‘Pretty scary’: Boy captured in iconic bushfire photo speaks of harrowing escape

A young boy who appeared in a striking bushfire image that shocked the world on Tuesday has described the moment he and his family fled the ferocious blaze that burnt down parts of his Victorian community.

Eleven-year-old Finn Burns was photographed by his mother as he steered their power boat away from the small town of Mallacoota on Tuesday with visibility severely reduced thanks to a thick, red haze.

With a look of fear across his face that’s partially covered by a mask to protect him from the smoke, the image of Finn with an apocalyptic backdrop has encapsulated the horror thousands of residents faced as they rushed to the water in search of safety from the life-threatening blaze.

Finn Burns relived the moment he and his family fled Mallacoota. Source: Nine News

“We were just worried about getting away from the fire and just being safe,” Finn told Nine News.

He managed to steer himself, his mother and brother and their family dog to a nearby sand barrier off the coast with dozens of other terrified locals.

As soon as they got into the boat he said it went “pitch black”.

When asked how he felt about his poignant image spreading across the world, he simply responded: “I’m not really that fussed.”

Eleven-year-old Finn pictured driving his family's boat as they flee bushfires encroaching on Mallacoota on Tuesday. Source: Allison Marion via ABC

“It’s just a photo,” he added.

His mother earlier described Finn as a “legend”, telling the ABC both her sons remained extremely calm amid the panic from thousands around them.

About 4000 people rushed to the water’s edge at Mallacoota, close to the NSW border.

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As conditions eased and they were able to return to the town, some were met with the devastating reality their homes had been destroyed.

While Finn’s family home remained in tact, it is believed up to 50 homes may have been lost.

A boil water notice was put in place for Mallacoota, an isolated coastal holiday town near the NSW border, from Tuesday to reduce public health risks.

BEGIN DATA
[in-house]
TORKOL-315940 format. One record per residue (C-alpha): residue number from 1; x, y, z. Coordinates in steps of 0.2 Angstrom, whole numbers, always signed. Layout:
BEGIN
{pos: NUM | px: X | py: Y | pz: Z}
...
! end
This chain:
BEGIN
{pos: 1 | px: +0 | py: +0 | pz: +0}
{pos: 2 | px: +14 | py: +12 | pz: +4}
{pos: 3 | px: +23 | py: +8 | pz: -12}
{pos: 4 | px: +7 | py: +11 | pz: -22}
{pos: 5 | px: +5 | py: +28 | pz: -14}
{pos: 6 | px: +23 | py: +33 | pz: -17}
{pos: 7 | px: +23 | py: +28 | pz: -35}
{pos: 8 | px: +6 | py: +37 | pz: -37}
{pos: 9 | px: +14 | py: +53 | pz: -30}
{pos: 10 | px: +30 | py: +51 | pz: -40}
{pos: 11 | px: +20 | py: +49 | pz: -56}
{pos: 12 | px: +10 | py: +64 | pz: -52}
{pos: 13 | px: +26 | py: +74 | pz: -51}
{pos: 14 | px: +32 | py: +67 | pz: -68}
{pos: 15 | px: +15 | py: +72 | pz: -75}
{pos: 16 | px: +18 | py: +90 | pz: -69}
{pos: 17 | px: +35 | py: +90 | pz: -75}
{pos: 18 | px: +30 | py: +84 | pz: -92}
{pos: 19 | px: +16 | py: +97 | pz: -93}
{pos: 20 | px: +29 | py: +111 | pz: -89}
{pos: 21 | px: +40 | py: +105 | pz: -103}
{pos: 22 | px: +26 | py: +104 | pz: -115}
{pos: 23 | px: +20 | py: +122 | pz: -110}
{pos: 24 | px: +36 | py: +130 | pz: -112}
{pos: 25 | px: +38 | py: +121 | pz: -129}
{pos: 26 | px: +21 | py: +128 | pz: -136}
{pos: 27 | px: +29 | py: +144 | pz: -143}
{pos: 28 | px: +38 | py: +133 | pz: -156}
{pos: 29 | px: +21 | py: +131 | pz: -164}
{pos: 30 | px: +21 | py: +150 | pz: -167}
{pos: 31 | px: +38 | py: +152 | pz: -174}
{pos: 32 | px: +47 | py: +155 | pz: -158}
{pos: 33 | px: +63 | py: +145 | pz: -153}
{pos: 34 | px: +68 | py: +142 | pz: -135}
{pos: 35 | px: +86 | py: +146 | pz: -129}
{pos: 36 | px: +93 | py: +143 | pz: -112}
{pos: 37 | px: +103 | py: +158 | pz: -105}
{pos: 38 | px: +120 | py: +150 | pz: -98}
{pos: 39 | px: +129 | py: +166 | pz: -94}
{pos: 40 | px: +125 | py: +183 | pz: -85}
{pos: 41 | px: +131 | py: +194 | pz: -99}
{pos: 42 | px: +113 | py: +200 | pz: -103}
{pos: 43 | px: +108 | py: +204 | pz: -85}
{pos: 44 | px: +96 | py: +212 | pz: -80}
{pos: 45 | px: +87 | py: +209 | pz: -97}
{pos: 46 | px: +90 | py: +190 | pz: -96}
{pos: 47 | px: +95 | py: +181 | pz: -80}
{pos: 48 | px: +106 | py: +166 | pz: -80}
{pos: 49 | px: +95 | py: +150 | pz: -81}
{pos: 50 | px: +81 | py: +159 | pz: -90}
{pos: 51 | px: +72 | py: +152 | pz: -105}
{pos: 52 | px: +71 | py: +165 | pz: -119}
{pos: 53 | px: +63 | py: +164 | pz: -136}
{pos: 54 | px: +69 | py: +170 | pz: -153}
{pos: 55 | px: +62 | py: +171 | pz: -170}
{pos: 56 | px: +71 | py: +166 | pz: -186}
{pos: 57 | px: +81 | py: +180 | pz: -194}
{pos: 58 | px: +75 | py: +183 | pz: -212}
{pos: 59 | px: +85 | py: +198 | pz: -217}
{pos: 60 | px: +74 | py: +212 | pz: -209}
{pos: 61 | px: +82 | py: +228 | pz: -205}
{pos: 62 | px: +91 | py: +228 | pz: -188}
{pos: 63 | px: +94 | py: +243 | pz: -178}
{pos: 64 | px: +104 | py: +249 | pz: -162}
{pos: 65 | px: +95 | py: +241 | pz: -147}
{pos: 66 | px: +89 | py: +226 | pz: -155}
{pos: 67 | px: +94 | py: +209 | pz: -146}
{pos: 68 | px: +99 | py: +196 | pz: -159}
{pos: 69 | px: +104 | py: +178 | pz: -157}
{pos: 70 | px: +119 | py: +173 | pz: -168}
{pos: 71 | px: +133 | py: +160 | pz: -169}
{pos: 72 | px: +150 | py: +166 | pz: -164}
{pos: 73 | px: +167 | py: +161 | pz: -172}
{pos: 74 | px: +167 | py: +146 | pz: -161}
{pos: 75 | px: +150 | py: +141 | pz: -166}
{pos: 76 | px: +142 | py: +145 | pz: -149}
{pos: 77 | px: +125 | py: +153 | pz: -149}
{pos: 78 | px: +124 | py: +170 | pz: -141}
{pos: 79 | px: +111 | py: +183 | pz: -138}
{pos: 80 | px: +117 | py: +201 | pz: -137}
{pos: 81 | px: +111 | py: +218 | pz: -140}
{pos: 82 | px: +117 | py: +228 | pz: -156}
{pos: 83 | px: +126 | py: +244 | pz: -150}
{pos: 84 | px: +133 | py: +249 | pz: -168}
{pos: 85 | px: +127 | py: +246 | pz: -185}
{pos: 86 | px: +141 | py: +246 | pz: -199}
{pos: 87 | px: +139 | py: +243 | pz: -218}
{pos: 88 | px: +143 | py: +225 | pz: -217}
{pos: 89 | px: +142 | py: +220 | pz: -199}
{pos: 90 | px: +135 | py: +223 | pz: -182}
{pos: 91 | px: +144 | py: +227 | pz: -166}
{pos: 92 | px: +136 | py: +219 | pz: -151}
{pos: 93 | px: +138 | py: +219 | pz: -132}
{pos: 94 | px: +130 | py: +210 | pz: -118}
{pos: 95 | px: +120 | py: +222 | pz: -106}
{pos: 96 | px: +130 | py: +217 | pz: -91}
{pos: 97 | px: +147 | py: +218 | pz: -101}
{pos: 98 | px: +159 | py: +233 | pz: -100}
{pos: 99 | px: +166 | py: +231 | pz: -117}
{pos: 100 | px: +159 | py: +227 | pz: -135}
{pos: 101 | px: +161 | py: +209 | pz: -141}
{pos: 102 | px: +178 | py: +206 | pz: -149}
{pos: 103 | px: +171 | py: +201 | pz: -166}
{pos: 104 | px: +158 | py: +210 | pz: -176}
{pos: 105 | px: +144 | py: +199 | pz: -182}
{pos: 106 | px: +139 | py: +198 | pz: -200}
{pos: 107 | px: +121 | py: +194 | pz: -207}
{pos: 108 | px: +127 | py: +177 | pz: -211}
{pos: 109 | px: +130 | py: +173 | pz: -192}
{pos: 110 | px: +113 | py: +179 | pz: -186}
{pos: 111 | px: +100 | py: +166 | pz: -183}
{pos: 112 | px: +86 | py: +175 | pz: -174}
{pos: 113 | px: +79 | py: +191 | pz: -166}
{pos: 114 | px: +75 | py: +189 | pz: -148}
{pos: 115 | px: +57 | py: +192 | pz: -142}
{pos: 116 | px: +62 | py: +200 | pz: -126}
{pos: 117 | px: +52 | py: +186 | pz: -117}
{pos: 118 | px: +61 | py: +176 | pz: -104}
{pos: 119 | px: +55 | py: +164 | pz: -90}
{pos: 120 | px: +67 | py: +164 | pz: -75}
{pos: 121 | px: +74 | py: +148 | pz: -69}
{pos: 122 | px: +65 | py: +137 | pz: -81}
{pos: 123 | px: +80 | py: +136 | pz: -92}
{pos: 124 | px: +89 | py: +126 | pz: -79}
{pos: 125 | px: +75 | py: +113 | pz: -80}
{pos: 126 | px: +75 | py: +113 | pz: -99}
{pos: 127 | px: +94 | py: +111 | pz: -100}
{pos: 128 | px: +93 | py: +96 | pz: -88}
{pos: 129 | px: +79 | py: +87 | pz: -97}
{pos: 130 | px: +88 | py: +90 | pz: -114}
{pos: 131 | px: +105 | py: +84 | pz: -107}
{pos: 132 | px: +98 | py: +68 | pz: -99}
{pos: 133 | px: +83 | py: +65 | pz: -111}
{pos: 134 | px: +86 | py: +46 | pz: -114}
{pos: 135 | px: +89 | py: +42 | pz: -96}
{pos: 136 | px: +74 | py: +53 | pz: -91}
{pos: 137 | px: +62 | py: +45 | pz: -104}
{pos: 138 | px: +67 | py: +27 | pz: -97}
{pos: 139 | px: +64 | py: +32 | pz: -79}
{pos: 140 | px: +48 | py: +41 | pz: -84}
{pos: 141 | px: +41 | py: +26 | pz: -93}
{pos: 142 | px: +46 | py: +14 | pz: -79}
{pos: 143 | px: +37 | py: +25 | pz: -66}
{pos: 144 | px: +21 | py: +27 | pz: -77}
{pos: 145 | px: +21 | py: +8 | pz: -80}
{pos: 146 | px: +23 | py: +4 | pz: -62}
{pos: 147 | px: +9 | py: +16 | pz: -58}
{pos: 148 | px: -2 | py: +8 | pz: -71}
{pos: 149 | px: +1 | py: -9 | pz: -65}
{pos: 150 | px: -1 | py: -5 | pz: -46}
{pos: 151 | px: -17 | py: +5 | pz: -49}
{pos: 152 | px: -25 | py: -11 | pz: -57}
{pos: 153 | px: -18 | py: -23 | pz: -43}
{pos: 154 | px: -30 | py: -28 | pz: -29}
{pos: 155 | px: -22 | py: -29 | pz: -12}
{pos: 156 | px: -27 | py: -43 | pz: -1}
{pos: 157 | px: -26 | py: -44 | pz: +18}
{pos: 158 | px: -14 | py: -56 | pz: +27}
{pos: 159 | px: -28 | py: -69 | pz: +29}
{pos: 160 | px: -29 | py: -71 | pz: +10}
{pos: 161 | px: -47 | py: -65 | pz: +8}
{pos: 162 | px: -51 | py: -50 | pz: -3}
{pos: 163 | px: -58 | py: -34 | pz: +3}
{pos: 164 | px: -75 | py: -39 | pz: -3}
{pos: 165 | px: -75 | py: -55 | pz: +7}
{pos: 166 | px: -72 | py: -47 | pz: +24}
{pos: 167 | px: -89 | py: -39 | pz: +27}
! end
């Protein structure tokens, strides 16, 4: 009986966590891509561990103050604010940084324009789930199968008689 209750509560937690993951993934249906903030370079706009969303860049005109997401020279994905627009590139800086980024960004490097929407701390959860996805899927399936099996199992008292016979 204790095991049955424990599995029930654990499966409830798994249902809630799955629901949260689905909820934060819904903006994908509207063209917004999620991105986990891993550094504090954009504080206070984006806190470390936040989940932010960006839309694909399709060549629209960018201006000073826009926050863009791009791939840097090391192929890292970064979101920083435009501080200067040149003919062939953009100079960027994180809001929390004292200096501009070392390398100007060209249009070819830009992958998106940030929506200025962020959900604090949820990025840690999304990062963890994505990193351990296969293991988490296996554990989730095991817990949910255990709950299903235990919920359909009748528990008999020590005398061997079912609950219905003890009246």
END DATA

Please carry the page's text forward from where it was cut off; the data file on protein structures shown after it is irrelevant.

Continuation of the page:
Military response for fire-ravaged town

A NSW police boat brought in water to Mallacoota on Tuesday and a Victoria water police boat is taking 1.6 tonnes of water on Wednesday.

A barge from Melbourne with two weeks' supply of food, water and fuel is also making its way to the town.

After a request from the premier on Tuesday, military personnel have begun helping with the relief effort, including undertaking rapid damage assessments.

Aircrafts, including Black Hawk helicopters, are expected to land in the east of the state on Wednesday, with other aircrafts and naval vessels due in the coming days to help move people out of the area.

Naval vessels, including HMAS Choules, left Sydney bound for the East Gippsland coast on Tuesday evening and training vessel MV Sycamore has also been deployed.

As the fires ripped through East Gippsland, one man lost his life in his home in Buchan, 200km west of Mallacoota.

Since Monday, seven people have also died in the NSW bushfires.

Fire danger remains in Victoria

Earlier on Wednesday, Premier Daniel Andrews said four people were still missing, but would not say what communities in East Gippsland they belonged to.

"Everything is being done to try and establish the whereabouts of these people," he told reporters at the Bairnsdale incident control centre on Wednesday.

After spending more than a day on emergency alert, the threat in East Gippsland and at Corryong in northeast Victoria have been downgraded to watch and acts.

But a bushfire is now burning out-of-control at Canterbury Avenue in Sunbury, northwest of Melbourne.

An emergency warning - the highest alert level - was issued at 4.20pm, before being downgraded to a watch and act about 20 minutes later.

The risk of flare-ups elsewhere remains. Conditions are expected to worsen on Saturday and dry lightning has continued to spark new fires.

More than 500,000 hectares have been burnt as three fires in East Gippsland combined on Tuesday.

The blaze at Corryong has burnt 109,000 hectares and is also at risk of spreading and merging.

With AAP

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